Bitcoin's choking, and dinner is served

Bitcoin's choking, and dinner is served

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As bitcoin lurches from crisis to controversy and back – again – here I am writing another soap opera review that would put Eastenders to shame. Bitcoin is in gridlock, Reddit’s gloves are off, and everyone’s paying for it with long delays and exponentially rising fees that just hand more power to the miners (whose attitudes and tribalism seem not insignificant in perpetuating the block size melodrama – coincidence?) Dinner is served, but only at the captain’s table.

Yet this month has seen bitcoin prices peaking near $1,300 , riding high on the Winklevoss/ SEC anticipation, before taking a near-$200 dive, then recovering to a very pleasant and surprising $1,233 at the time of writing. Having stayed above $1,000 for over a month, in spite of the Winklevoss failure, bitcoin is really showing its strength and popularity right now. This may well be sustainable in the short term, but what does it mean for the future? Now that BitPay has increased its minimum fee from just 4 cents to $1, can bitcoin remain attractive to the man on the street?

Aren’t full blocks supposed to be a good thing?

It depends who you ask. Obviously, full blocks represent an efficient use of the network’s resources, which should translate into value for money. So what’s going wrong? Well, like all things in bitcoin, it’s complicated. With the block size still locked in at 1MB, capacity is hobbled. Demand is throwing 350,000 transactions per day into the system, but the network can only handle 300,000. So 50,000 transactions – the lowest value ones of course – are delayed or stuck in the mempool. Not a good look for the world’s leading cryptocurrency. You don’t have to ask around much to be reminded that none of the altcoins have this problem (though you could say they’d kill to have this problem, but that’s another story…)

Full blocks on a network with enough capacity to handle everything that’s thrown at it, however, would be an excellent thing. Just don’t expect that to happen easily – or any time soon.

Why are fees going up when miners are already being paid?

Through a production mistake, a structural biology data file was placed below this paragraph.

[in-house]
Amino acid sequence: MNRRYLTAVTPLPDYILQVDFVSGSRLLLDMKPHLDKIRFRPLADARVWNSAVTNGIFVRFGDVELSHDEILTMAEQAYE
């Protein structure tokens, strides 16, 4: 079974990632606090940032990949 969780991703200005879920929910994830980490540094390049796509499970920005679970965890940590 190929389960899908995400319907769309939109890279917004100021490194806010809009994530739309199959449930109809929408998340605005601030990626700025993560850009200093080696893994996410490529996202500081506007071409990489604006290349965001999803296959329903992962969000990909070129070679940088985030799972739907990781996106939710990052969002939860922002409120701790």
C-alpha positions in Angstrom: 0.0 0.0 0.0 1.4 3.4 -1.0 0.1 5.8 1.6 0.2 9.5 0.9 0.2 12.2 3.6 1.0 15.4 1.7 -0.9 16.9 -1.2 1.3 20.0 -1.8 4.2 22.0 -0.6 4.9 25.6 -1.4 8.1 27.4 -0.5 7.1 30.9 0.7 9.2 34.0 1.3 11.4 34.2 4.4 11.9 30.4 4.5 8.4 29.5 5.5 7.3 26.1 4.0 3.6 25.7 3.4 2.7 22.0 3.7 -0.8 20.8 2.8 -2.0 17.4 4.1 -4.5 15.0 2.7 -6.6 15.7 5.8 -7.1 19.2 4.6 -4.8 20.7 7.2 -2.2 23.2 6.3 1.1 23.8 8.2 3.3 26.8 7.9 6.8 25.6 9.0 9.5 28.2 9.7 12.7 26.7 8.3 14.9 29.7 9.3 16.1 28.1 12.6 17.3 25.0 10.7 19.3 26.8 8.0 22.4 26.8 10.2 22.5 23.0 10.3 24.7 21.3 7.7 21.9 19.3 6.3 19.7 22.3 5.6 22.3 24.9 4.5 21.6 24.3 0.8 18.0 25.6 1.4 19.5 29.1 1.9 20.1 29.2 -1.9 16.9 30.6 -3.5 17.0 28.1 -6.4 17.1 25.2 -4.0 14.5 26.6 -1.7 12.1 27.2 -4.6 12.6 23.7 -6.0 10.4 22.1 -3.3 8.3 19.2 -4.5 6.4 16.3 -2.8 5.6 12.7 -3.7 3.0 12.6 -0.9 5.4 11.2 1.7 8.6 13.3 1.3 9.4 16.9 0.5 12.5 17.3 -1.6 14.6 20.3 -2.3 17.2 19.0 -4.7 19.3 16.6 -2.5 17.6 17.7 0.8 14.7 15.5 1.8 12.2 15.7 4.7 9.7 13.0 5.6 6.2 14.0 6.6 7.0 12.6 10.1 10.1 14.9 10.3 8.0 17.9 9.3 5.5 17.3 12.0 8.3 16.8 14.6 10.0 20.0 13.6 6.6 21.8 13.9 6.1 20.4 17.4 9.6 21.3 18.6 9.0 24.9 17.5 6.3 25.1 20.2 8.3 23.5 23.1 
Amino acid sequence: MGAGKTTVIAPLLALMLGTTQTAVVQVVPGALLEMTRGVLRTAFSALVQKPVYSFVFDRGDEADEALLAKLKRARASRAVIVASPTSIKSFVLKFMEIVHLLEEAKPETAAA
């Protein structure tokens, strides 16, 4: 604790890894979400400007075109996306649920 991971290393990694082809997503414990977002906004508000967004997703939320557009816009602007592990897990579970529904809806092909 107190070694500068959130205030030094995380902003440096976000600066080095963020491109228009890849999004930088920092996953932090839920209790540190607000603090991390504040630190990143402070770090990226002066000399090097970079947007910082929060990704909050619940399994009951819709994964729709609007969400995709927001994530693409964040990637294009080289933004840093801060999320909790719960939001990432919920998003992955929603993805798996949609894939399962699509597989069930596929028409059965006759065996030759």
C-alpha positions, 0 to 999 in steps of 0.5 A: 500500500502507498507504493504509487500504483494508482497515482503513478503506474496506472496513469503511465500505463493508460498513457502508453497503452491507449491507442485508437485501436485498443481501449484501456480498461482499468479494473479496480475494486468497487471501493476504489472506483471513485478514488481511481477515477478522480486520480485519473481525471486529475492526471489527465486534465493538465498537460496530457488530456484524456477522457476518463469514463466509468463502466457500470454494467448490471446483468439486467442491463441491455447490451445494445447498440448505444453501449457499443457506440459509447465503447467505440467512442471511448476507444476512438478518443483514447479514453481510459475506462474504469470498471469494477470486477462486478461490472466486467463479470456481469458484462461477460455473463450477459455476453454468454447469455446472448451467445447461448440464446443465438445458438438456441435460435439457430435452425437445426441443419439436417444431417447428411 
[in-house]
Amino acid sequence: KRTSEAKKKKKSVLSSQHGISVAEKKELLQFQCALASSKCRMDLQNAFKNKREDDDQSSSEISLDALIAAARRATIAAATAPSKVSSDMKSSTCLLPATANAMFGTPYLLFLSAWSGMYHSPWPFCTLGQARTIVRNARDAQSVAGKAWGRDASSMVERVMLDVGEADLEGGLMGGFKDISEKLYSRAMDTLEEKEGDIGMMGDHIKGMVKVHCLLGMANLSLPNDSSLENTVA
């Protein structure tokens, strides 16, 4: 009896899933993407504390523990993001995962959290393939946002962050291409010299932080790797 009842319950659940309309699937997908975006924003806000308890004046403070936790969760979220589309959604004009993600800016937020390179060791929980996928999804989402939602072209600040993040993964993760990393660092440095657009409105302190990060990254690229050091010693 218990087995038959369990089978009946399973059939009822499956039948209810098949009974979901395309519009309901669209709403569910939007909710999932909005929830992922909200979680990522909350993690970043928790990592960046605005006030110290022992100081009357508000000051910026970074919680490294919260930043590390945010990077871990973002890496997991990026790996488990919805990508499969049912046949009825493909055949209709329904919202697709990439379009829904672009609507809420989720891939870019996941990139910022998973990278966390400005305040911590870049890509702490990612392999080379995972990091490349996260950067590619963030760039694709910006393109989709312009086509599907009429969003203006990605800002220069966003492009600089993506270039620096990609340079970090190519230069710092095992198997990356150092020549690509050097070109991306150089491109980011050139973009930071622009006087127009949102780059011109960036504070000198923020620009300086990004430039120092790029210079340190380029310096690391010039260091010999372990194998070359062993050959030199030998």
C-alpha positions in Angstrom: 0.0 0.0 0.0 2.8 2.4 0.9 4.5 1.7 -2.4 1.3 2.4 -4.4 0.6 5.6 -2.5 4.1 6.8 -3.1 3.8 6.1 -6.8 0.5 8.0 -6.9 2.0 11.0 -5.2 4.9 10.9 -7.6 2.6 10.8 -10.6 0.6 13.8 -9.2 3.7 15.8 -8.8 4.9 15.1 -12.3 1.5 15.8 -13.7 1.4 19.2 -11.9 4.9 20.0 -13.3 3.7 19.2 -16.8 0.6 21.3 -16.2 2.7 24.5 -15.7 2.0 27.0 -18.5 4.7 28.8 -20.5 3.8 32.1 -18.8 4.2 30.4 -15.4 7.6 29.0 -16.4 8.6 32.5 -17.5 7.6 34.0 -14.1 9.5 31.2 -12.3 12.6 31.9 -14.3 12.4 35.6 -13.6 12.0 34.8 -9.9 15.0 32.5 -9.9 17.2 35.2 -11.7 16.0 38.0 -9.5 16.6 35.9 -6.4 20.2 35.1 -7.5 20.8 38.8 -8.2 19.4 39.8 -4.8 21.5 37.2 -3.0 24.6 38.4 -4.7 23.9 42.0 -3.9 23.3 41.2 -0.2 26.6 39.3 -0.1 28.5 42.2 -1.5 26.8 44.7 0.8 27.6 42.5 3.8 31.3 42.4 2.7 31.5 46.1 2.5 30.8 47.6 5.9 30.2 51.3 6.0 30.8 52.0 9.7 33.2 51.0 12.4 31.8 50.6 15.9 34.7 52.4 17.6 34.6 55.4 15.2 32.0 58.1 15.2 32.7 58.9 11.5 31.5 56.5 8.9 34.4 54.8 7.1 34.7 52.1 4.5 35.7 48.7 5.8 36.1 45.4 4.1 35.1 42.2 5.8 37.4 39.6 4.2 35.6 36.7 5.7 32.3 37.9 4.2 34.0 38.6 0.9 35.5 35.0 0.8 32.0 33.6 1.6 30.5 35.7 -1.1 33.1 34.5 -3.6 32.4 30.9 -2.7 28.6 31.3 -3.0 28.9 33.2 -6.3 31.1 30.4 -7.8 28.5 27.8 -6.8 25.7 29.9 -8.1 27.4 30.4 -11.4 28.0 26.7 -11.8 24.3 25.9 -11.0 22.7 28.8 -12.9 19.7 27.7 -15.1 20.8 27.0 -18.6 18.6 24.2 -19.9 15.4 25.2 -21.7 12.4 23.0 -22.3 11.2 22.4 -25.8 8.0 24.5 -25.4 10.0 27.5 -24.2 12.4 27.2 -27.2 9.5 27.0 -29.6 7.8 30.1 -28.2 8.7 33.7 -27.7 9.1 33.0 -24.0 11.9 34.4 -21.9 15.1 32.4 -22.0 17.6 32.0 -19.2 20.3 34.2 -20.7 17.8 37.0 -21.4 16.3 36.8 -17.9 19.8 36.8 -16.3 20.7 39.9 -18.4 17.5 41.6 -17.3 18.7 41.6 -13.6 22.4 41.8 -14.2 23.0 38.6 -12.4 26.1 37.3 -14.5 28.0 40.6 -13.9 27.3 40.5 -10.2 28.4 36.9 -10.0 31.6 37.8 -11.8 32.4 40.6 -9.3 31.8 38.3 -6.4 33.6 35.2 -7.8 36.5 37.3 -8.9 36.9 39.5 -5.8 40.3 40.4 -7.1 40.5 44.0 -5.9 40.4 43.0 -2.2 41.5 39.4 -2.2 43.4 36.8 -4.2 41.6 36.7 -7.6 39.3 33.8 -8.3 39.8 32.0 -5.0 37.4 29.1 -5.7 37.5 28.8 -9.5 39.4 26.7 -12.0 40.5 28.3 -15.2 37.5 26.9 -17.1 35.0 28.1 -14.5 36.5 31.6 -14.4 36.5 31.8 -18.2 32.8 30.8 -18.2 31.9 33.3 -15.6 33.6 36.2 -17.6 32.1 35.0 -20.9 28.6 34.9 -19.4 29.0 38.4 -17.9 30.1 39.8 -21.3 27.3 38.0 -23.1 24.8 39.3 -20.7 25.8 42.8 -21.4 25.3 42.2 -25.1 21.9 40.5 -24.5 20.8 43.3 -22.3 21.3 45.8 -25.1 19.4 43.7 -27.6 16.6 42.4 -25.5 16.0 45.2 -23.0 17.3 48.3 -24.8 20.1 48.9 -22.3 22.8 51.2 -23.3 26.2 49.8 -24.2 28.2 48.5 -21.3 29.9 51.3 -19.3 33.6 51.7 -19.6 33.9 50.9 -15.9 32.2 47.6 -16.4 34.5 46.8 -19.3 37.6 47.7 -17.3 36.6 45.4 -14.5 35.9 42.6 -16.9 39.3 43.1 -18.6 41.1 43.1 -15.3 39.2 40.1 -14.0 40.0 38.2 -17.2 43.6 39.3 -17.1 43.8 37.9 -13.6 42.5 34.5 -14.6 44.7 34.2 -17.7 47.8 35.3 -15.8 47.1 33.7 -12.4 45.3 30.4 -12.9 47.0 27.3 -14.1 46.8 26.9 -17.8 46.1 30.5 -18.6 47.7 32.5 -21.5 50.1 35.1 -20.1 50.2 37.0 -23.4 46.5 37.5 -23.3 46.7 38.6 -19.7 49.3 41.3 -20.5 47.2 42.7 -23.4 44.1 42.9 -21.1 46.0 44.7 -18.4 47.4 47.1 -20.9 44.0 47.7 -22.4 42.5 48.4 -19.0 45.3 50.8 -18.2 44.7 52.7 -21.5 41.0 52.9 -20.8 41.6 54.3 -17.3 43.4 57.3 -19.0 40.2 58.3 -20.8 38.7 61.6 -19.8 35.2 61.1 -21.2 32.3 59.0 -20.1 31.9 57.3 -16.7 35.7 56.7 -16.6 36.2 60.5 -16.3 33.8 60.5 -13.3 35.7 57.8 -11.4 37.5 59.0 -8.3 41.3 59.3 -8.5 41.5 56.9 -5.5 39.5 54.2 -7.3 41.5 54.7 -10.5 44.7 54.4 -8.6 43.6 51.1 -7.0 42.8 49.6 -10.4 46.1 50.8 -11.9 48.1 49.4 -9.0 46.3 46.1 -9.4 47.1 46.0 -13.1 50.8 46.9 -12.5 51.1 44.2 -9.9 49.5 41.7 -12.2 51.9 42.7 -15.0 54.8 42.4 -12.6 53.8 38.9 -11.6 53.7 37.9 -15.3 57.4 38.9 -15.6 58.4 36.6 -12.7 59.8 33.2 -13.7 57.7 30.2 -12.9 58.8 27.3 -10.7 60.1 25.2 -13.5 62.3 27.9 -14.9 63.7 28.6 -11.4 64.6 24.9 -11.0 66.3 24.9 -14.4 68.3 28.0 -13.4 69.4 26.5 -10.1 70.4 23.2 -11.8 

Transaction fees are nothing new. But the costs involved have risen exponentially over the last quarter, so much so, that bitcoin is starting to feel like eBay. The more you’re willing to pay, the faster your transaction is processed. This is known as the fee market; miners get to choose which transactions to include in their blocks. And with the system buckling under the weight of too many transactions, this puts them in an enviable position. The more congested the system is, the higher the fees they’ll collect. And all the while the blocksize debate rages, perpetuating the cycle. Now I’m not a conspiracy theorist, but if you’re a miner that’s a happy coincidence…

This month BitPay have revealed their fee payments have risen from less than $3,000 per month only a year ago to more than $50,000. Every month. Paid to miners. Miners who already collect bitcoin as remuneration for processing transactions and creating new bitcoins. So to insure themselves and their customers against loss-making transactions, BitPay increased their minimum invoice amount from $0.04 to $1. That’s a huge increase with far-reaching implications.

Imagine you’re buying a cup of coffee. You have your wallet open, and your friendly barista is eager to accept your bitcoins. Remember, this scenario is bitcoin’s raison-d’etre. But your $3 cup of joe has an almost zero chance of being processed straight away. Certainly not within the time it takes to order and drink it. In fact, you could pick the beans and grind them yourself before your barista gets his money – and that’s before you factor in the cost. Are you willing to pay a whole extra dollar just for the privilege of paying in BTC? Hell no! You’re going to reach into your pocket and use something that works.

From fee market to flee market?

So bitcoin must decide. Is it a currency, or is it a commodity? Because the winners are winning bigger and bigger, while risking making everyone else – and ultimately themselves – losers. Our inability or unwillingness to tackle the block size debate as a matter of urgency puts our entire ecosystem in peril. It’s too easy to put it off while prices are dancing in the rafters, but if we push the man in the street away, there are dozens of other coins he can use instead. Whoever gets to the mainstream first becomes the go-to coin. Do you really want it to be Ethereum?

This article represents the personal opinion of the author and is not a recommendation to buy or sell Bitcoins.